Effects of child poverty

Emotional problems

Children who live in low-income families have a higher chance of suffering emotional problems as compared to those who have never experienced poverty. Children lacking basic needs such as food, shelter, and clothing are vulnerable to psychological disorders such as anger, disgust, fear and sadness. Inability to provide resources for the poor kids leaves them with no sense of security. They tend to feel hopeless in life as they do not have an assurance of a better life in the future. Most of them are always sad and disturbed. At school, these children mix up with others who come from wealthy families. The difference between the two classes of children is significant, and it is usually easy to tell when a child is from a wealthy family or a poor background. The poor children dress in low-class clothes, have an unpleasant smell and at times even go to school with torn uniforms. The disparity makes the poor have a feeling of emptiness and loss of pleasure (Wood, 2003).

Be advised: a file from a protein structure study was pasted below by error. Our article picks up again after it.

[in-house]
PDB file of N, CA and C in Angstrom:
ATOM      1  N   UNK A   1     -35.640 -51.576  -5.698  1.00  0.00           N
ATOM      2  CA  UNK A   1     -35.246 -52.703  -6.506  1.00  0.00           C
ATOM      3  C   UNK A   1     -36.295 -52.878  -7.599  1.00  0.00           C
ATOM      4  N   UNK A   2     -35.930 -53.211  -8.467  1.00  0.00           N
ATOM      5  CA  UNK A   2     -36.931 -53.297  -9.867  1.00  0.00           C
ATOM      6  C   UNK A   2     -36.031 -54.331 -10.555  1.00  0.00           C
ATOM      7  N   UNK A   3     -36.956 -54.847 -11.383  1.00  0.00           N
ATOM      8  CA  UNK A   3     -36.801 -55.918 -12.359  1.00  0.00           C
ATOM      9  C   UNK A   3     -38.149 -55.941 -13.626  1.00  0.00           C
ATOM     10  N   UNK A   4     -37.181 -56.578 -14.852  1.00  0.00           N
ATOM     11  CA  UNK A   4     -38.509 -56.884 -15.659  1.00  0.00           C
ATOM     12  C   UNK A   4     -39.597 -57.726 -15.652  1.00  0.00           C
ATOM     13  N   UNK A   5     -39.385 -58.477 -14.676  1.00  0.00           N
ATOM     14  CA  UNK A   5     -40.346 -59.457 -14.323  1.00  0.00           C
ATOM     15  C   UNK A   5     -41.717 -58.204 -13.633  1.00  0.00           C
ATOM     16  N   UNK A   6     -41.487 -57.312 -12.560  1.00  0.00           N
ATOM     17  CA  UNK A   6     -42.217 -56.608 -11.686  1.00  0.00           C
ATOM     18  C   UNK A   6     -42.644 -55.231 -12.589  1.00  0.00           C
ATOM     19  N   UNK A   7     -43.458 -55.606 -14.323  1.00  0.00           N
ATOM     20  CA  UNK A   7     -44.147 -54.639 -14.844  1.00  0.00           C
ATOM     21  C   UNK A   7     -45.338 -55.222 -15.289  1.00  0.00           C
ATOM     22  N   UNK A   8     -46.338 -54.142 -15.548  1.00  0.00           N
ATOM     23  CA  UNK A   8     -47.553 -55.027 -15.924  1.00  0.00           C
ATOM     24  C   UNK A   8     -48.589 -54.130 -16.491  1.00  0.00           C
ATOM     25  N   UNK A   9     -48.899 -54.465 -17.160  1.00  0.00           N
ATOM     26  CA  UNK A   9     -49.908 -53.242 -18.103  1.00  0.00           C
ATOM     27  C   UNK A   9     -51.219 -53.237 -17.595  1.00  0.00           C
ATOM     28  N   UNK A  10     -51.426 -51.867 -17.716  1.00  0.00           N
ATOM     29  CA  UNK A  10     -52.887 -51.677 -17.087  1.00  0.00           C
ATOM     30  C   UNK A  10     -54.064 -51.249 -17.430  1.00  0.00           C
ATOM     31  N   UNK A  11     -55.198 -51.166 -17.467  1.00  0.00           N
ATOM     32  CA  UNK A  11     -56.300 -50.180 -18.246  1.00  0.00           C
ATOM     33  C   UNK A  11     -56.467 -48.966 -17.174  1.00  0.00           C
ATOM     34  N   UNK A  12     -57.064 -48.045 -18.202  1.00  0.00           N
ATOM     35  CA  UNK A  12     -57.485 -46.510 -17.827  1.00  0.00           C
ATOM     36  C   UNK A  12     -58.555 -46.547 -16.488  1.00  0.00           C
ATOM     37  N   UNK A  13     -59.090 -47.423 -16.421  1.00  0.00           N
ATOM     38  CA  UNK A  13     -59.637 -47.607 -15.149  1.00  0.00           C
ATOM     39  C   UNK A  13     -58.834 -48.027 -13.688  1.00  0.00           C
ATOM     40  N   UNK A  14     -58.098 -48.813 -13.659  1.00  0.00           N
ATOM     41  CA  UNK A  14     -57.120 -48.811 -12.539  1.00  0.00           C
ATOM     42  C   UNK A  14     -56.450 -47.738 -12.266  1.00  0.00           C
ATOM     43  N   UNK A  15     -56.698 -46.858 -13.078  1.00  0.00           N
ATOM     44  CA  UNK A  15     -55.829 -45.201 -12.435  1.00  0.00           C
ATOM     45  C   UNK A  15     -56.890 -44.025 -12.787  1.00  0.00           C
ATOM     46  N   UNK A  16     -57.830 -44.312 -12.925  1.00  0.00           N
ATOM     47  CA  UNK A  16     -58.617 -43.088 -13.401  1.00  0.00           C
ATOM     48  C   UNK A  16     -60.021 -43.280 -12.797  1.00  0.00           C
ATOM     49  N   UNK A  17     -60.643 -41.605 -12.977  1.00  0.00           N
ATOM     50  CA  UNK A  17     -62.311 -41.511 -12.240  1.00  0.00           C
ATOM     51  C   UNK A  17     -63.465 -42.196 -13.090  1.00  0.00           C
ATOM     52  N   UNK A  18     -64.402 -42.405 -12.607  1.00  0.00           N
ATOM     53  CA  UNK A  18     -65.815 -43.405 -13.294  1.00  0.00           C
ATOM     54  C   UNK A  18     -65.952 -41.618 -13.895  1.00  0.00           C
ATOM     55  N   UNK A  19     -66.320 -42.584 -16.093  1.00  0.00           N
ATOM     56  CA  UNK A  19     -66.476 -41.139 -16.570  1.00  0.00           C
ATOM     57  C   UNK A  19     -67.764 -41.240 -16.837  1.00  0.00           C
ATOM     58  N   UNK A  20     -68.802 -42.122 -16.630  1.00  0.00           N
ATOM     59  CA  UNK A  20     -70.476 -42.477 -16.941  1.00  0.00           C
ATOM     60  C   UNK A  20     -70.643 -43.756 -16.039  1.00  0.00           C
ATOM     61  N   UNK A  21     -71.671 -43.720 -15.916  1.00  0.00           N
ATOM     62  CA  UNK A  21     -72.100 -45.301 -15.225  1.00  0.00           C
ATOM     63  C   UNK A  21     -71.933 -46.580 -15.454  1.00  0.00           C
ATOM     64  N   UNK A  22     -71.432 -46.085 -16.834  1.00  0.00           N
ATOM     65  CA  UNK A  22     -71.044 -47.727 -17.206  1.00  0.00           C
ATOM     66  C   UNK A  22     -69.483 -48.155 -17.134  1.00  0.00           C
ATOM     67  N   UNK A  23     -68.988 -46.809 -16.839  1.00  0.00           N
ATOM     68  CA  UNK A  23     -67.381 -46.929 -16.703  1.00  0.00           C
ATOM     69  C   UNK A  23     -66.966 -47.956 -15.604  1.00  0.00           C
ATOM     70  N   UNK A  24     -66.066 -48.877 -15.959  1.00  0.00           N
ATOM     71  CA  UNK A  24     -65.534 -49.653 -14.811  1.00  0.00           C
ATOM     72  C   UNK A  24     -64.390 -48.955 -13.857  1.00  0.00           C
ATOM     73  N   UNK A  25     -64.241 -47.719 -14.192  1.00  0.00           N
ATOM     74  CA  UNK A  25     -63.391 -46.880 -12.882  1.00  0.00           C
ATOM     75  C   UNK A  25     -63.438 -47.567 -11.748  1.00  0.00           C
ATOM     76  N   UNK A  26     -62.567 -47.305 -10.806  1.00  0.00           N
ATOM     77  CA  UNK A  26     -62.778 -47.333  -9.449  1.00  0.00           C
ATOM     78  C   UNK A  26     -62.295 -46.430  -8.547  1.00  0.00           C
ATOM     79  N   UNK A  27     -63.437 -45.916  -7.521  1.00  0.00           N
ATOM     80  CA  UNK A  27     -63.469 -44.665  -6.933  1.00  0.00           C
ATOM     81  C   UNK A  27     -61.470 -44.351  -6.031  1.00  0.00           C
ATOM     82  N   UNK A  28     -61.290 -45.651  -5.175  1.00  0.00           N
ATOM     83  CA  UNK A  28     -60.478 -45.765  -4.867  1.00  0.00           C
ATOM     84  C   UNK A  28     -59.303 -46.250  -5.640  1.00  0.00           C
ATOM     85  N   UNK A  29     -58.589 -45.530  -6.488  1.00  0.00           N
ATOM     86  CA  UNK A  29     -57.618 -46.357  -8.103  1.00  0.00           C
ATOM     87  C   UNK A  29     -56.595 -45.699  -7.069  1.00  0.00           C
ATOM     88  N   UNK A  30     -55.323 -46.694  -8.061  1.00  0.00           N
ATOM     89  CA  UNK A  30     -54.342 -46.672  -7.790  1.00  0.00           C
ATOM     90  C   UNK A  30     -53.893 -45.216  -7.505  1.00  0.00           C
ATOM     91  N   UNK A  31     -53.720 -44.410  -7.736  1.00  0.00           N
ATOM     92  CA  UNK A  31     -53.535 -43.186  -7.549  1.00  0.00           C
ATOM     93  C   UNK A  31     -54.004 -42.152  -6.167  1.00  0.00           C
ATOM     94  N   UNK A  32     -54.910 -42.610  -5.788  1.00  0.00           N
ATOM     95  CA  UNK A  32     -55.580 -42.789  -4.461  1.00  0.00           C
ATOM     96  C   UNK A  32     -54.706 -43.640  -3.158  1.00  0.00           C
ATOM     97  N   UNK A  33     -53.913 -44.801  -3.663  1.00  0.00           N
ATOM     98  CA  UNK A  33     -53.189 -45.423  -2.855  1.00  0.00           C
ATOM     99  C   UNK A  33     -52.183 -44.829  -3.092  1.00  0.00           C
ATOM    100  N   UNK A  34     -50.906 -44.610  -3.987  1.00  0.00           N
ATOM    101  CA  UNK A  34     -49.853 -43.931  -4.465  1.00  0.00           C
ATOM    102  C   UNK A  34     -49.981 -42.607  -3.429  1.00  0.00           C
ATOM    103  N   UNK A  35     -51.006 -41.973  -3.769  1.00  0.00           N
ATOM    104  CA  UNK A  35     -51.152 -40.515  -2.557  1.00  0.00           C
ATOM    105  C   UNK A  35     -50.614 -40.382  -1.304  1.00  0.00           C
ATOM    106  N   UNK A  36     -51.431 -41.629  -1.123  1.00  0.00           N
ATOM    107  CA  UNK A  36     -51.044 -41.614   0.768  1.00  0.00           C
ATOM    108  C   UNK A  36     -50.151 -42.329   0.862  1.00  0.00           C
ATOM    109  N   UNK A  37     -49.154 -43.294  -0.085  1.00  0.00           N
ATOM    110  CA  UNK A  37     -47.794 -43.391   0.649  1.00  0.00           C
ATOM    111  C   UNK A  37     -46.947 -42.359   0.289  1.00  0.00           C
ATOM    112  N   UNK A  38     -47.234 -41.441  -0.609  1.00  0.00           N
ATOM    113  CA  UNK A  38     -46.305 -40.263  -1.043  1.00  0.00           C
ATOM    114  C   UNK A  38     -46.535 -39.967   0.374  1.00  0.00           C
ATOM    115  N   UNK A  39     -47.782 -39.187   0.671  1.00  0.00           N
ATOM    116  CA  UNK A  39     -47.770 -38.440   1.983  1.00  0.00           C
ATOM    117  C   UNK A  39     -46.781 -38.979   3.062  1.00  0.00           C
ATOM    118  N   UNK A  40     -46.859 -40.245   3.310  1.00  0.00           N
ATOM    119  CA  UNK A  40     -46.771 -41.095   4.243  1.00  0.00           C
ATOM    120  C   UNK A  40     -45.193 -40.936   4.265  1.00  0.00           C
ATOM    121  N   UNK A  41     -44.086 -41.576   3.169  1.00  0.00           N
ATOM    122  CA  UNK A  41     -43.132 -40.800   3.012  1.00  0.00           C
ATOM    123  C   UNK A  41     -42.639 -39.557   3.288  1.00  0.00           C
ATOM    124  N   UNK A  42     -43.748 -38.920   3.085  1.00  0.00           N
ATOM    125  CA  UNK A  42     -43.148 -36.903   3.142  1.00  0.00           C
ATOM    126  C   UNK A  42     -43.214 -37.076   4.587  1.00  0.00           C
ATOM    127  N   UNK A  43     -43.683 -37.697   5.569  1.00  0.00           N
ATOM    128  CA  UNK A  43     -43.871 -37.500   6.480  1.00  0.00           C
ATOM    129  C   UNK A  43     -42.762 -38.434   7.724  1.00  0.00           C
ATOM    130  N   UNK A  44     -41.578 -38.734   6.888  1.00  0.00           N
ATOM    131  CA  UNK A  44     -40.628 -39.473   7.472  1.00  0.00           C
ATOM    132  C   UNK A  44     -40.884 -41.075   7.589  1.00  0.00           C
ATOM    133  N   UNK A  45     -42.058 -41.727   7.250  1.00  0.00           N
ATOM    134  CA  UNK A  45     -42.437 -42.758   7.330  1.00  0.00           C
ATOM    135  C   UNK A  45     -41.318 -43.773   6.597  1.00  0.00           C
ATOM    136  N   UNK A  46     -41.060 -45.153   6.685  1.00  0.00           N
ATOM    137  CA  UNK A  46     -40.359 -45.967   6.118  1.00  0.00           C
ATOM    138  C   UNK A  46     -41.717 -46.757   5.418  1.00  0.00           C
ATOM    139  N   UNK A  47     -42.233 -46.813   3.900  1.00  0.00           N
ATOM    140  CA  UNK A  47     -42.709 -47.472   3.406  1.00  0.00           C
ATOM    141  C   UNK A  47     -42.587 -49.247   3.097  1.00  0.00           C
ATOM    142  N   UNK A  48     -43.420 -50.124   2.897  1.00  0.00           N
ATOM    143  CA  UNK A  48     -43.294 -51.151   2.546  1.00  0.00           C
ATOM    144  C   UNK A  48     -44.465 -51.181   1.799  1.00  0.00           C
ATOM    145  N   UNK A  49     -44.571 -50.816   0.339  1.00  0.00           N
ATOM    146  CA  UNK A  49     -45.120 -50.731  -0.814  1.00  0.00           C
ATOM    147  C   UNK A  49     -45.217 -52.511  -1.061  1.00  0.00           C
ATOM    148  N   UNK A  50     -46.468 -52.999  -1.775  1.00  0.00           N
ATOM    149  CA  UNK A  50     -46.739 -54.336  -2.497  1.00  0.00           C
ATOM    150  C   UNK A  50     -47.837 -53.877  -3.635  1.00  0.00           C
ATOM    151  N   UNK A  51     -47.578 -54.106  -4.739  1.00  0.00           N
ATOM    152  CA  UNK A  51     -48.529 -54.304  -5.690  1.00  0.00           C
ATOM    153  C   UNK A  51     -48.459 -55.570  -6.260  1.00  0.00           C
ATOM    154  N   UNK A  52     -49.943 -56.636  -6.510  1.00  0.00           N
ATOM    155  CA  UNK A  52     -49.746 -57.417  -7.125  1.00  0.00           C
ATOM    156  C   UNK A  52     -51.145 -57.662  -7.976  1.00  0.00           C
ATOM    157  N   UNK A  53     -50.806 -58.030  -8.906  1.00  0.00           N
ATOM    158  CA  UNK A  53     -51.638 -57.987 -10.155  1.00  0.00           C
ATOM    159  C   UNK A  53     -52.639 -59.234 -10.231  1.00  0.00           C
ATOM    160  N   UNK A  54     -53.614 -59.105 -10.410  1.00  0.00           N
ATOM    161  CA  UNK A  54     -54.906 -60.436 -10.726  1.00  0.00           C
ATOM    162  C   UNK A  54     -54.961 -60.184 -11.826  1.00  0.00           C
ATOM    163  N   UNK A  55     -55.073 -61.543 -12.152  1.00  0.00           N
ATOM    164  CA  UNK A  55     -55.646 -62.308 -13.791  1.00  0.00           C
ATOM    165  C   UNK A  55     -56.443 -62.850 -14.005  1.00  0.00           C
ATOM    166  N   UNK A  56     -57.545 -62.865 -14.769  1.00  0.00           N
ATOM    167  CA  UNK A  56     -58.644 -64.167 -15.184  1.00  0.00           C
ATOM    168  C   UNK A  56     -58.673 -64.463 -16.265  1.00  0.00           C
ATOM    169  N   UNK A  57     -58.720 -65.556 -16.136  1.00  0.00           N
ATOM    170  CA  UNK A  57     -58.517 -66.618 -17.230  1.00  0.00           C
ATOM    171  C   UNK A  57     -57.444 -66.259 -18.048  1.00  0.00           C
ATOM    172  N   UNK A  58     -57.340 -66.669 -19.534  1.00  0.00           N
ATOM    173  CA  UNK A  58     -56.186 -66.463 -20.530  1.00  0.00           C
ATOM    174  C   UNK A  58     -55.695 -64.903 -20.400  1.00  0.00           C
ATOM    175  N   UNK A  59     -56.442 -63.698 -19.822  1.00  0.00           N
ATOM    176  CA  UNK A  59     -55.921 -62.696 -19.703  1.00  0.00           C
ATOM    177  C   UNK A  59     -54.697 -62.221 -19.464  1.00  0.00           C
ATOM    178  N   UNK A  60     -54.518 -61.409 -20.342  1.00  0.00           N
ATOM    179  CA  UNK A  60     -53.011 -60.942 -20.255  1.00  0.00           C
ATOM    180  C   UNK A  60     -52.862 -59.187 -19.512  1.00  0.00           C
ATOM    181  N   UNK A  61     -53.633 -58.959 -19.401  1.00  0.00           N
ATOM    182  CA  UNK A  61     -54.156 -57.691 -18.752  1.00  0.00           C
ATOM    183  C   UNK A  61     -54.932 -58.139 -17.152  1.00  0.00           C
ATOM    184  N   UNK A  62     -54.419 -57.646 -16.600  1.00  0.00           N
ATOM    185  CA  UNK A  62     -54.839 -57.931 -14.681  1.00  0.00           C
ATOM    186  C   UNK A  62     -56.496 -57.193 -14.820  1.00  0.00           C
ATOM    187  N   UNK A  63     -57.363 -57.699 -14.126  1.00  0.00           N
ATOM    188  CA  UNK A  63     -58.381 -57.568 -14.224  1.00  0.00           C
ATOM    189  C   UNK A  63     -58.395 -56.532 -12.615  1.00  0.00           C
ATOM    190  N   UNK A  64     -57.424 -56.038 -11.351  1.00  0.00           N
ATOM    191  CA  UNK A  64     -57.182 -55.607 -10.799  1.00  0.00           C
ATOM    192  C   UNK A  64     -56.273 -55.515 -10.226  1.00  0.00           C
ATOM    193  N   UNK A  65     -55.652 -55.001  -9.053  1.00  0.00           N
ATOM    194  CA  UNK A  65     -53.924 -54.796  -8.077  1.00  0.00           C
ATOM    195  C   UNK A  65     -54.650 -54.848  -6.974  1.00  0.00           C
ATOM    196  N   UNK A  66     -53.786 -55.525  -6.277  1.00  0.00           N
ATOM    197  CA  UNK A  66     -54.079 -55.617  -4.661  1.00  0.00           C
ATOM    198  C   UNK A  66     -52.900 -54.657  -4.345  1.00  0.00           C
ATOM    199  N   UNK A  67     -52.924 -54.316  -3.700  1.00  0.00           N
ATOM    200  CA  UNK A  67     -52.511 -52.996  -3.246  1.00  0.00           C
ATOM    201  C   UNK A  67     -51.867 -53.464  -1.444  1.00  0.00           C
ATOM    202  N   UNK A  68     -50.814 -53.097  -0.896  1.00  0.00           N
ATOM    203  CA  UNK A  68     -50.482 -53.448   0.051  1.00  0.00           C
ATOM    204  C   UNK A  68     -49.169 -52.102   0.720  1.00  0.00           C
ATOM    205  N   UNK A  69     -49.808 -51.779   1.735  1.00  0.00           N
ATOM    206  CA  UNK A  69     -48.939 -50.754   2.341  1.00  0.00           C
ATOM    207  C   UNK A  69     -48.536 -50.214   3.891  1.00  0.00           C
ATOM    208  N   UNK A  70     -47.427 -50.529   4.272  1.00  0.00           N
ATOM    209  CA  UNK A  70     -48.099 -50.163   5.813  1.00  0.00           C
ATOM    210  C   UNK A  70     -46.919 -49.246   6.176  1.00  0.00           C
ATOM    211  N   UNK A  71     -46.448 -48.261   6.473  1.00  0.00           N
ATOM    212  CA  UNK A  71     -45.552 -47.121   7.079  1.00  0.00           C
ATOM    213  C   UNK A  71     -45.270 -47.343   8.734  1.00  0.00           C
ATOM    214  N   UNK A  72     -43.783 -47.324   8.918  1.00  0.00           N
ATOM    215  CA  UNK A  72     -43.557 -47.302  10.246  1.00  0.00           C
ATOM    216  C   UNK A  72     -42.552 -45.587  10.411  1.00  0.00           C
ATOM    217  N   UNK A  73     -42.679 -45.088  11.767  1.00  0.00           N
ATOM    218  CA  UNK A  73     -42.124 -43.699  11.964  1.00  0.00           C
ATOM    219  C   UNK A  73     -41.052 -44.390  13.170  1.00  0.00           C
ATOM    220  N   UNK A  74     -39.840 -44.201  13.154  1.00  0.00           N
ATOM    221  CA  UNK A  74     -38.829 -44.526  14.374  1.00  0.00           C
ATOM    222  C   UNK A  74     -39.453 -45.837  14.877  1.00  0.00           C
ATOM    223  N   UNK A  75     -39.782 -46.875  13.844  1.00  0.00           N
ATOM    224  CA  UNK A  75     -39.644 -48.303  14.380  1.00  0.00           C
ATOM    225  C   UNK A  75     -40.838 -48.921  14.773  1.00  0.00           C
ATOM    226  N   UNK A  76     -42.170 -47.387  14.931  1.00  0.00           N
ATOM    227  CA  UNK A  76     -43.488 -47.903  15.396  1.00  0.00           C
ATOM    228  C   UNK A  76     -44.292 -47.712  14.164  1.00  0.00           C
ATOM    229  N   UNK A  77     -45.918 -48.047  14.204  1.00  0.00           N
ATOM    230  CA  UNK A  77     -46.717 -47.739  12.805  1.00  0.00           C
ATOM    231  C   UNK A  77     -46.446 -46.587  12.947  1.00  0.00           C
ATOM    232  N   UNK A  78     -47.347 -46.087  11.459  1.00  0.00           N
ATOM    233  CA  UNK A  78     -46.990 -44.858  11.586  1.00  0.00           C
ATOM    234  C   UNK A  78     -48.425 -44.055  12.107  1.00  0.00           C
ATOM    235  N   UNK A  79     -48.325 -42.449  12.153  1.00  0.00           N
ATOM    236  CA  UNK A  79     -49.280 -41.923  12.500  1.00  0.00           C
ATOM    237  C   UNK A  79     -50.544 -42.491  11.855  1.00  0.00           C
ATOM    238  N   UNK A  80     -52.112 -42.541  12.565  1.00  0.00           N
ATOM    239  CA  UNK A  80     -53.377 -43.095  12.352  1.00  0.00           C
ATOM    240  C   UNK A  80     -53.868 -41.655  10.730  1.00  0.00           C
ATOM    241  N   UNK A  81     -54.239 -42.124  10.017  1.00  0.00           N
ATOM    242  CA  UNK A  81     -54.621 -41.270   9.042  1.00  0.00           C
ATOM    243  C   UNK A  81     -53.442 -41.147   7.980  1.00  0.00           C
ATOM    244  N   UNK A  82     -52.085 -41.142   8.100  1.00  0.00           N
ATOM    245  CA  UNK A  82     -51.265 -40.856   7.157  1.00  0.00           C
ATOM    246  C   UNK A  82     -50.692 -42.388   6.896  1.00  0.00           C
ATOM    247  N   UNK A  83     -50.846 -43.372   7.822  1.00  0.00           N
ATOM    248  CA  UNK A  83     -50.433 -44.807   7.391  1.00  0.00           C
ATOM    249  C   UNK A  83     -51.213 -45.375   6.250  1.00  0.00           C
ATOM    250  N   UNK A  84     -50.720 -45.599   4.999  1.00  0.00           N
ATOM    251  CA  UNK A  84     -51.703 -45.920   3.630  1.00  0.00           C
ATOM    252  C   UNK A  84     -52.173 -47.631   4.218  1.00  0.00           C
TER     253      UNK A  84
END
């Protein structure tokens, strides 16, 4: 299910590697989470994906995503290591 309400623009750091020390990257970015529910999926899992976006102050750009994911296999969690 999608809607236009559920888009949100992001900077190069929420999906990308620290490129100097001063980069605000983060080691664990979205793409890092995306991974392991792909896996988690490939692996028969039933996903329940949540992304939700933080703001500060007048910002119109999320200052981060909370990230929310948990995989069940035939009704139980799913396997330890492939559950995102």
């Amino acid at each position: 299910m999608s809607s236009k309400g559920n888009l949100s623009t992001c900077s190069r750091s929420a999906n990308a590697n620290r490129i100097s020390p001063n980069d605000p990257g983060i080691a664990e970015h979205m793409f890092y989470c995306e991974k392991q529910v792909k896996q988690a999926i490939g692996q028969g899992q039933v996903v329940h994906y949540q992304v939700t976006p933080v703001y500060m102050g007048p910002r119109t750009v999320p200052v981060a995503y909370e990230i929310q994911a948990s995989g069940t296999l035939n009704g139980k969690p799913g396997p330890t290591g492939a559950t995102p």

Behavioral issues

Children living in poverty behave differently from others with better lives. They often try to isolate themselves from the rest. Children who isolate themselves always feel lonely, and this could lead to a long-term effect on their behaviors (Wagstaff, 2002). Such children become introverts in most cases, and they keep their issues to themselves. Others become aggressive, and whenever they are ridiculed or angered by other kids, they end up fighting. Aggression could lead to violence and becomes a child’s behavior all the way to adulthood. Most children who are children have anti-social behaviors. They are never free with others at school, home or in any public places. They do not engage in social activities with other children as they feel inferior and not worth (Gordon et al., 2000). Some may end up stealing other kids’ property so that they can have them as well. Long term stealing may lead the children to become adult robbers and thieves who commit bigger political crimes to earn a living.

Academic impacts of child poverty